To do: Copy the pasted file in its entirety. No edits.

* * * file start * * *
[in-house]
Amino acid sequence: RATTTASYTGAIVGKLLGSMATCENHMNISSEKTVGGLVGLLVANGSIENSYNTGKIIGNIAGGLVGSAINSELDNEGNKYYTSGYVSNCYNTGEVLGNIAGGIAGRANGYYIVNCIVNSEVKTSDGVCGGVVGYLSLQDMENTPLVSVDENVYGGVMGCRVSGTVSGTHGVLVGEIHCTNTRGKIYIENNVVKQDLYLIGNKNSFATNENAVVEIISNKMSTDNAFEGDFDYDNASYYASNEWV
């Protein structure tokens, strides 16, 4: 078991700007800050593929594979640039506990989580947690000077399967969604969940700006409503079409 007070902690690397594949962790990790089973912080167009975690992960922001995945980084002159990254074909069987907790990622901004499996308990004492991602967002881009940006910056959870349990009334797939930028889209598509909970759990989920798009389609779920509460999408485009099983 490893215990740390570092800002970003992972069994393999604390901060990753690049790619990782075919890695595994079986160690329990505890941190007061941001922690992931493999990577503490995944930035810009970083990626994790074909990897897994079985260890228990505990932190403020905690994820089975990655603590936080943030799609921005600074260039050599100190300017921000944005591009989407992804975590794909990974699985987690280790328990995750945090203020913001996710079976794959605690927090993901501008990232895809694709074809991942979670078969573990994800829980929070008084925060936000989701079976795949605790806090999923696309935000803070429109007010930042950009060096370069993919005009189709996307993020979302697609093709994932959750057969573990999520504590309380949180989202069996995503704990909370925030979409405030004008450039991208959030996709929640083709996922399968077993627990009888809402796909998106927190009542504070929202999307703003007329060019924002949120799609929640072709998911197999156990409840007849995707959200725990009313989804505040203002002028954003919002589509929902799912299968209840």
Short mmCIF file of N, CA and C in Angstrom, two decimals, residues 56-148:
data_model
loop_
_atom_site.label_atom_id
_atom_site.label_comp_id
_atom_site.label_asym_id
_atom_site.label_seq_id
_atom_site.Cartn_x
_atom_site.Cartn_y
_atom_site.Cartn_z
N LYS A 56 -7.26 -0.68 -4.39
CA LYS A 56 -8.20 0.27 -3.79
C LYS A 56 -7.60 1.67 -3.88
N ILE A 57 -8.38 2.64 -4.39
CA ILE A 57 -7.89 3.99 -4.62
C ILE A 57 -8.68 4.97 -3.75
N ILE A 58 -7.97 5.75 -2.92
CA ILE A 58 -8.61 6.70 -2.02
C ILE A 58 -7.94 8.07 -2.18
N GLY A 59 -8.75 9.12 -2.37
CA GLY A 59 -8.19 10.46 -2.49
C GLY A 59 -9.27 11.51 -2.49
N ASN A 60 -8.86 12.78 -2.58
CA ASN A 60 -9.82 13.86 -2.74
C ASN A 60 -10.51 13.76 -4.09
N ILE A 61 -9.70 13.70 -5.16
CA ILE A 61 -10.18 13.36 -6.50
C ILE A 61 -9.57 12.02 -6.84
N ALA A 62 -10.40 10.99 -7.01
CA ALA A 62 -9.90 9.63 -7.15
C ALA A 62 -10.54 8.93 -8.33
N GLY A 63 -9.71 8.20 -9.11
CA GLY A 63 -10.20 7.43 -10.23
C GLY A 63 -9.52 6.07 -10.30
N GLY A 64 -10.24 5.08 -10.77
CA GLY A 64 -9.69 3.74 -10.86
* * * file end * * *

[in-house]
Amino acid sequence: RATTTASYTGAIVGKLLGSMATCENHMNISSEKTVGGLVGLLVANGSIENSYNTGKIIGNIAGGLVGSAINSELDNEGNKYYTSGYVSNCYNTGEVLGNIAGGIAGRANGYYIVNCIVNSEVKTSDGVCGGVVGYLSLQDMENTPLVSVDENVYGGVMGCRVSGTVSGTHGVLVGEIHCTNTRGKIYIENNVVKQDLYLIGNKNSFATNENAVVEIISNKMSTDNAFEGDFDYDNASYYASNEWV
């Protein structure tokens, strides 16, 4: 078991700007800050593929594979640039506990989580947690000077399967969604969940700006409503079409 007070902690690397594949962790990790089973912080167009975690992960922001995945980084002159990254074909069987907790990622901004499996308990004492991602967002881009940006910056959870349990009334797939930028889209598509909970759990989920798009389609779920509460999408485009099983 490893215990740390570092800002970003992972069994393999604390901060990753690049790619990782075919890695595994079986160690329990505890941190007061941001922690992931493999990577503490995944930035810009970083990626994790074909990897897994079985260890228990505990932190403020905690994820089975990655603590936080943030799609921005600074260039050599100190300017921000944005591009989407992804975590794909990974699985987690280790328990995750945090203020913001996710079976794959605690927090993901501008990232895809694709074809991942979670078969573990994800829980929070008084925060936000989701079976795949605790806090999923696309935000803070429109007010930042950009060096370069993919005009189709996307993020979302697609093709994932959750057969573990999520504590309380949180989202069996995503704990909370925030979409405030004008450039991208959030996709929640083709996922399968077993627990009888809402796909998106927190009542504070929202999307703003007329060019924002949120799609929640072709998911197999156990409840007849995707959200725990009313989804505040203002002028954003919002589509929902799912299968209840």
Short mmCIF file of N, CA and C in Angstrom, two decimals, residues 56-148:
data_model
loop_
_atom_site.label_atom_id
_atom_site.label_comp_id
_atom_site.label_asym_id
_atom_site.label_seq_id
_atom_site.Cartn_x
_atom_site.Cartn_y
_atom_site.Cartn_z
N LYS A 56 -7.26 -0.68 -4.39
CA LYS A 56 -8.20 0.27 -3.79
C LYS A 56 -7.60 1.67 -3.88
N ILE A 57 -8.38 2.64 -4.39
CA ILE A 57 -7.89 3.99 -4.62
C ILE A 57 -8.68 4.97 -3.75
N ILE A 58 -7.97 5.75 -2.92
CA ILE A 58 -8.61 6.70 -2.02
C ILE A 58 -7.94 8.07 -2.18
N GLY A 59 -8.75 9.12 -2.37
CA GLY A 59 -8.19 10.46 -2.49
C GLY A 59 -9.27 11.51 -2.49
N ASN A 60 -8.86 12.78 -2.58
CA ASN A 60 -9.82 13.86 -2.74
C ASN A 60 -10.51 13.76 -4.09
N ILE A 61 -9.70 13.70 -5.16
CA ILE A 61 -10.18 13.36 -6.50
C ILE A 61 -9.57 12.02 -6.84
N ALA A 62 -10.40 10.99 -7.01
CA ALA A 62 -9.90 9.63 -7.15
C ALA A 62 -10.54 8.93 -8.33
N GLY A 63 -9.71 8.20 -9.11
CA GLY A 63 -10.20 7.43 -10.23
C GLY A 63 -9.52 6.07 -10.30
N GLY A 64 -10.24 5.08 -10.77
CA GLY A 64 -9.69 3.74 -10.86